If the Federal Government needed any further vindication for imposing a mandatory code which will force Google, Facebook and other international digital platforms to pay Australian media companies for sharing news content, Google Australia’s latest financial results are timely.
The Internet giant last week revealed advertising revenues in Oz in calendar 2019 jumped by 16 per cent to $4.3 billion – and it made a pre-tax profit of $134 million on net revenues of $1.2 billion.
Paul Fletcher, the Minister for Communications, Cyber Safety and the Arts, tells IF: “Google extracts a lot of advertising revenue from the Australian market, as their latest results confirm.
“It is another illustration of the substantial market power of Google and Facebook which the ACCC highlighted in its report last year.
“Google and Facebook use content that is generated by Australian media businesses to accumulate eyeballs which they are monetising through advertising revenue.”
Nine chairman Peter Costello and News Corp. Australia executive chairman Michael Miller have both called on the Internet giants to pay the equivalent of 10 per cent of their annual Australian revenues – $600 million – into a fund distributed between Australian media companies.
“These are the issues we want the ACCC to address in this code,” Fletcher said. A draft of the code will be released for consultation by the end of July, with legislation to follow.
On the subject of ABC funding, the Minister disputes the notion that public broadcaster’s funding has been reduced despite the three-year, $84 million indexation pause which ABC MD David Anderson has warned will mean cuts to jobs and services.
Anderson has said the freeze will result in a reduction of $41 million from 2022, on top of $64 million cuts imposed in 2014.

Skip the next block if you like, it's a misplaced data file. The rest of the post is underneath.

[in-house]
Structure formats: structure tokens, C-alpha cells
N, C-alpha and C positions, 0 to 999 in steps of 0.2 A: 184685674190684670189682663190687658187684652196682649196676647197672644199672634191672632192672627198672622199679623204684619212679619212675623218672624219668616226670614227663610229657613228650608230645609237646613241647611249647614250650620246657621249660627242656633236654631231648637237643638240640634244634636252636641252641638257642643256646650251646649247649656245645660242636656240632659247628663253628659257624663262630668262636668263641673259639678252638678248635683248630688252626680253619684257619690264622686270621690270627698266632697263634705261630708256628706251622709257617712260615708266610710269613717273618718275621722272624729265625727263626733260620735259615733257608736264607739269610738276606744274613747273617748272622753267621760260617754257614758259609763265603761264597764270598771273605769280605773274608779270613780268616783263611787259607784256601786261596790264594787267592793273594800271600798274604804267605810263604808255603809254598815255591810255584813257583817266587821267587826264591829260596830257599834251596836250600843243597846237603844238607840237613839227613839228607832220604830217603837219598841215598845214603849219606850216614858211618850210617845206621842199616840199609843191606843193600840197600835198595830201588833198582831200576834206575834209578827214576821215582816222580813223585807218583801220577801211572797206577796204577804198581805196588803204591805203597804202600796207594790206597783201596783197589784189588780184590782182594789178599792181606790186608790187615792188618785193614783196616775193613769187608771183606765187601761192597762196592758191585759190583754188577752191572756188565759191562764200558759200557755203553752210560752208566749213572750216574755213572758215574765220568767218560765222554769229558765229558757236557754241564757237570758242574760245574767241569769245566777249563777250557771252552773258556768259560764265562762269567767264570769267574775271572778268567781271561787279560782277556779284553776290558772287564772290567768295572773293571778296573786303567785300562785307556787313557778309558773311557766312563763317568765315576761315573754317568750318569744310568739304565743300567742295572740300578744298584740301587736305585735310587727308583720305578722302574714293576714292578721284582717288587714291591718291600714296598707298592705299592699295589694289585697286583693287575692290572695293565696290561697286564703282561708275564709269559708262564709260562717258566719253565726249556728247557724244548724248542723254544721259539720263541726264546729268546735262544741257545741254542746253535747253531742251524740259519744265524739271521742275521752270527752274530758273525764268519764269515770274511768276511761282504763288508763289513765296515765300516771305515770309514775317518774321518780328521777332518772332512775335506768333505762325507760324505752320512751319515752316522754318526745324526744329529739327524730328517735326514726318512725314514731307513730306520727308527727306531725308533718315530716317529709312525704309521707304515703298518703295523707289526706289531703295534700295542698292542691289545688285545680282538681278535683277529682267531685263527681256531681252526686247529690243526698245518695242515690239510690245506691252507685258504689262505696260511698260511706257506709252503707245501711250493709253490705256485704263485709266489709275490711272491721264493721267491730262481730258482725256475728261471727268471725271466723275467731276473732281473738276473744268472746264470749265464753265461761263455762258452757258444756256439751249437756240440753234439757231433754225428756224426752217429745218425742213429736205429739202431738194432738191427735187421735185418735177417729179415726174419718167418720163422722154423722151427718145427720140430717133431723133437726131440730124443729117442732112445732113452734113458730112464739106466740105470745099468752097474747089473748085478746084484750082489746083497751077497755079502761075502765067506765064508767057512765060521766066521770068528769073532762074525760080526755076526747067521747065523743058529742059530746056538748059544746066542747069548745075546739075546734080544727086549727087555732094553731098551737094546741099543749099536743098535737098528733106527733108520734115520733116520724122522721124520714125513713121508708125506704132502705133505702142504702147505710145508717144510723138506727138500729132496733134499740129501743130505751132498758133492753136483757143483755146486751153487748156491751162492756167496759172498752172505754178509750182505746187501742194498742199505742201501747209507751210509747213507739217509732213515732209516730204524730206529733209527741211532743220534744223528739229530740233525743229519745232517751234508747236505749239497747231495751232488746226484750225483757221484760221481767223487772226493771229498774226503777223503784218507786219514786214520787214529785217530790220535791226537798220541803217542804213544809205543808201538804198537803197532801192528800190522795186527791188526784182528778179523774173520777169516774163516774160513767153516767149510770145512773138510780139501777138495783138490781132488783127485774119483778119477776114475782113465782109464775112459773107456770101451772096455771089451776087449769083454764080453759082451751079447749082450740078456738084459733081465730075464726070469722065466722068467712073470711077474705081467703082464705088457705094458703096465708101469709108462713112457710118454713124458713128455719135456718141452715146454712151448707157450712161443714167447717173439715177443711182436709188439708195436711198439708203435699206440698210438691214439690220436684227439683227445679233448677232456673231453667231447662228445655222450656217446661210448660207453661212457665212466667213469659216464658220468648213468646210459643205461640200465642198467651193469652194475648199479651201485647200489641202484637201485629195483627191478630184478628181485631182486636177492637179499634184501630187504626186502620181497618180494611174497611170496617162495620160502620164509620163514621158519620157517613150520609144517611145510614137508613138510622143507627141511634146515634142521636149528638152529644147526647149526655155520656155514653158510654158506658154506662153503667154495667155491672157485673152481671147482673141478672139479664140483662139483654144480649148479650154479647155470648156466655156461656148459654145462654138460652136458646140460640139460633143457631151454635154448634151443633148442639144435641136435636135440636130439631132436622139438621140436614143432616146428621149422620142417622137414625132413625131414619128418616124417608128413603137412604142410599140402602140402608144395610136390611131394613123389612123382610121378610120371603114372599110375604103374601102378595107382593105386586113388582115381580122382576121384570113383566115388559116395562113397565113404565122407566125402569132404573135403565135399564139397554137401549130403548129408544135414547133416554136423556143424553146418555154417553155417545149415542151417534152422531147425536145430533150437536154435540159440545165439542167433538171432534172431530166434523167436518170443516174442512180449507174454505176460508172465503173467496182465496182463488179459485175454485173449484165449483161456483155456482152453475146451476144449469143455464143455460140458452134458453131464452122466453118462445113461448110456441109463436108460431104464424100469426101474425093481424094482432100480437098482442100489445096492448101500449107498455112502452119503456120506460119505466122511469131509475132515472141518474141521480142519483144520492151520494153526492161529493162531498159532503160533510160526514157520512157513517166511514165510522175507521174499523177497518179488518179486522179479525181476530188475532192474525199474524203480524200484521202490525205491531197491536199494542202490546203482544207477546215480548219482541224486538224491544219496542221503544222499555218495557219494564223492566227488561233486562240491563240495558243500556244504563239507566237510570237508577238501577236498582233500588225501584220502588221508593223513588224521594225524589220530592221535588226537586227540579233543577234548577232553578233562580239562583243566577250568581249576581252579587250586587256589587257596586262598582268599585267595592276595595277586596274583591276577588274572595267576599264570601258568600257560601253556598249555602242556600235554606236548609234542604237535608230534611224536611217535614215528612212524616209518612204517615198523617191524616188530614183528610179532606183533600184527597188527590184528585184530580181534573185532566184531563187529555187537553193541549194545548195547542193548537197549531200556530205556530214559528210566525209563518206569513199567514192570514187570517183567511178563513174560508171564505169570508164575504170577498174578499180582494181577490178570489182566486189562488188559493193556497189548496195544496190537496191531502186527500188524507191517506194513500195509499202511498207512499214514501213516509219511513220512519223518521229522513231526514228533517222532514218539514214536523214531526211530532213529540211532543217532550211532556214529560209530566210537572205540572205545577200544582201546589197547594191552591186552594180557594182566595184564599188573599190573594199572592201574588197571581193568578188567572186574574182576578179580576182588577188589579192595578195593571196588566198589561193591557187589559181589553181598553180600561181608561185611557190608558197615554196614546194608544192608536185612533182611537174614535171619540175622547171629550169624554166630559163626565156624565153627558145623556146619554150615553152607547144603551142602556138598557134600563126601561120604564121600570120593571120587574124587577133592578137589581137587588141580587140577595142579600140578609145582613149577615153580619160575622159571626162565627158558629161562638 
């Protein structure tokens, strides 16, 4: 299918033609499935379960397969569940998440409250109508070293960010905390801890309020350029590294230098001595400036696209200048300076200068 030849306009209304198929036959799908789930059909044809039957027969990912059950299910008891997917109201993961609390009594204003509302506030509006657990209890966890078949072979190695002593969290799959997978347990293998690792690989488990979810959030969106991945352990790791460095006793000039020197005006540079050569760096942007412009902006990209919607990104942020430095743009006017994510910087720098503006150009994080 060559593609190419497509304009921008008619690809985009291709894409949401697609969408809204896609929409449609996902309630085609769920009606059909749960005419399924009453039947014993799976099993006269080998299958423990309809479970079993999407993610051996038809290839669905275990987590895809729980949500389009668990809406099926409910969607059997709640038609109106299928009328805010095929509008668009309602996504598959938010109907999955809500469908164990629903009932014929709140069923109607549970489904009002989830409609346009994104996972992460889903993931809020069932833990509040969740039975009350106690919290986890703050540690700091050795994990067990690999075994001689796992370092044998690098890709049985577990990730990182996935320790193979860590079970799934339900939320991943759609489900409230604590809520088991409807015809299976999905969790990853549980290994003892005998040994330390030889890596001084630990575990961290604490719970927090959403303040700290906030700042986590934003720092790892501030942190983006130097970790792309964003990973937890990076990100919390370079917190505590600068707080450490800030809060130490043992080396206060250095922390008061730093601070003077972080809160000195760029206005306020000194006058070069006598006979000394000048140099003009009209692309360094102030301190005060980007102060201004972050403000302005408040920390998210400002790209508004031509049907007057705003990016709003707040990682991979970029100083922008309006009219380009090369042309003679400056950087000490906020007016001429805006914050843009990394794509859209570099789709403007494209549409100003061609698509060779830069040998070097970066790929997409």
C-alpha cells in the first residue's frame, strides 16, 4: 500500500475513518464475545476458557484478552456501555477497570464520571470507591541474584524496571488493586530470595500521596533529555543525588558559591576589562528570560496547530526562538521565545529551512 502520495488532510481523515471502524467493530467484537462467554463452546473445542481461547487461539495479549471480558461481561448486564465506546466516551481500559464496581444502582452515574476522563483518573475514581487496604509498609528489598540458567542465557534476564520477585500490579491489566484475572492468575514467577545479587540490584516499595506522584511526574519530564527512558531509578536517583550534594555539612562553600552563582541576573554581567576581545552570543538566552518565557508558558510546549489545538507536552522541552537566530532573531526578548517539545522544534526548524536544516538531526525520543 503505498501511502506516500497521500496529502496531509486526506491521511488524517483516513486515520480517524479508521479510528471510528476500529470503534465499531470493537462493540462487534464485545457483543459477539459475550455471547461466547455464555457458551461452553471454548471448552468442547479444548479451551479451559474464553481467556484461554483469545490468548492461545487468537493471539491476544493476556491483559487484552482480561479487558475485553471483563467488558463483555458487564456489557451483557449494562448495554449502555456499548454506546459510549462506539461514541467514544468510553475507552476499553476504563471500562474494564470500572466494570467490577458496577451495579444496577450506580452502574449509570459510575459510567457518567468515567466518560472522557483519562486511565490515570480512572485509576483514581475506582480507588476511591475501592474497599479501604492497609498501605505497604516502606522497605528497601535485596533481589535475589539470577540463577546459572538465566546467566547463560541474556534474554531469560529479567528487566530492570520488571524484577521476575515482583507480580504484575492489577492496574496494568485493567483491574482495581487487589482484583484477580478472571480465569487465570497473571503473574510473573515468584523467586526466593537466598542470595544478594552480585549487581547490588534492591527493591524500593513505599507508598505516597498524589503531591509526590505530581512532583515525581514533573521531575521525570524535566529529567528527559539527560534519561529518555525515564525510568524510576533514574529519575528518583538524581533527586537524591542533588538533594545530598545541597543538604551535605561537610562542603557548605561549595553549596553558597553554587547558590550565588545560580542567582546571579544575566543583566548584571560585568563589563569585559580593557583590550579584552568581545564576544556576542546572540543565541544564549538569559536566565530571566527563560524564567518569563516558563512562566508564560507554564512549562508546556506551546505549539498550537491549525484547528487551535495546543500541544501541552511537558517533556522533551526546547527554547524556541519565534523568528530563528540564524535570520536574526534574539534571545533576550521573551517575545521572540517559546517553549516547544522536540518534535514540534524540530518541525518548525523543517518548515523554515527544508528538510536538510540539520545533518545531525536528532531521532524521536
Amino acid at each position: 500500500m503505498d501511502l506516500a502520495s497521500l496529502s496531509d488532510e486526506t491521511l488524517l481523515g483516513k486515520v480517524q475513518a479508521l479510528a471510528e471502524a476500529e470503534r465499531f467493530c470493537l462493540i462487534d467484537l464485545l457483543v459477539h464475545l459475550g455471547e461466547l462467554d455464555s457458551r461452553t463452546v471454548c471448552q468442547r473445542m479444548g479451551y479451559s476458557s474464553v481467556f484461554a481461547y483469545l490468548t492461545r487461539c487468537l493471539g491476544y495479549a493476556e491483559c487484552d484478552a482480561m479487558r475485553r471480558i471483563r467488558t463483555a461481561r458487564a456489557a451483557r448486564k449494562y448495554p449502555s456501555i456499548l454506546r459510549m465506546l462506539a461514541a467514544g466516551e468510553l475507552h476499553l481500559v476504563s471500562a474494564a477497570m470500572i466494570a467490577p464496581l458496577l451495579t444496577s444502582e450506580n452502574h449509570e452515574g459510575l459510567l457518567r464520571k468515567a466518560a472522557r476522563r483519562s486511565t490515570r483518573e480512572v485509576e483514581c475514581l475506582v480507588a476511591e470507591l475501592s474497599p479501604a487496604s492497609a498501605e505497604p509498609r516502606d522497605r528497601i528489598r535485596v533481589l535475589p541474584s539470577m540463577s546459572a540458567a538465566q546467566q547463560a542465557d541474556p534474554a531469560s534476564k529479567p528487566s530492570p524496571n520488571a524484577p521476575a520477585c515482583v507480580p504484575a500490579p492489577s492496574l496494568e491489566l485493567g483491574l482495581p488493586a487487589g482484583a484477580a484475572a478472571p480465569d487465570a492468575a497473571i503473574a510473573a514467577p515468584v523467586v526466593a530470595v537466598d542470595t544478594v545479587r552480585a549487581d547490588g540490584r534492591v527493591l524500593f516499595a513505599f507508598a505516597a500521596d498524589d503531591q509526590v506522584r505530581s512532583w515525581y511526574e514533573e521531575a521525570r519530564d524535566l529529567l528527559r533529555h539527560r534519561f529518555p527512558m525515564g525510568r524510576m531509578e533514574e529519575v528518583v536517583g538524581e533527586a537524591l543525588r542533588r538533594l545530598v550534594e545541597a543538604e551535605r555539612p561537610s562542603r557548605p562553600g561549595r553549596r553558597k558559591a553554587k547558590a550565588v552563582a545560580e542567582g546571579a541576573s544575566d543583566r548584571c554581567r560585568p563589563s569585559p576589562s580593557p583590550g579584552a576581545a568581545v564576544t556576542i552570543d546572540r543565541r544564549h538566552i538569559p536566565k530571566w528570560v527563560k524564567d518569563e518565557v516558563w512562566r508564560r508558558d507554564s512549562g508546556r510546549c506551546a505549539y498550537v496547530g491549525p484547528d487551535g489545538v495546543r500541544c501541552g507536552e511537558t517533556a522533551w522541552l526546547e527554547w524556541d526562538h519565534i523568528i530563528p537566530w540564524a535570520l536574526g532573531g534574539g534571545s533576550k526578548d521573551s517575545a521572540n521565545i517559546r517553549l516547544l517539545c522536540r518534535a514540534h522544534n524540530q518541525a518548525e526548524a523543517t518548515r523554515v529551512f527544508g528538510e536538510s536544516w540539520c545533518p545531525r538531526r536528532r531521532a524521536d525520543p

“ABC funding is stable and indeed growing,” Fletcher insists, citing the extra $43 million provided last year for local and regional journalism.
“The ABC has a degree of funding certainty that most media businesses would love to have. It is not true that ABC funding is less now than it was last year.
“It is for ABC board and management to determine how they allocate their funding. Every dollar that can be saved through efficiencies can be redeployed into providing services to viewers and listeners.”
Another item on the Minister’s agenda is a review of the outdated screen classification scheme which was introduced in 1995.
The current system results in anomalies which make no sense, such as having to reclassify a film for ancillary markets after its theatrical release, he said.
Screen Producers Australia, the Australian Children’s Television Foundation and major and independent distributors and exhibitors repped by the Film Industry Associations have called for a uniform classification system across all delivery platforms, with self-classification by the industry, overseen by a government regulator.
The Australian Communications and Media Authority (ACMA) wants to take responsibility for overseeing the classification of commercially-provided content across all platforms, which would mean scrapping the Classification Review Board.
Neville Stevens, who is leading the review, is expected to deliver his report to the Minister in two or three months.
All Commonwealth, state and territory classification Ministers must unanimously agree to any amended code and films and computer games guidelines.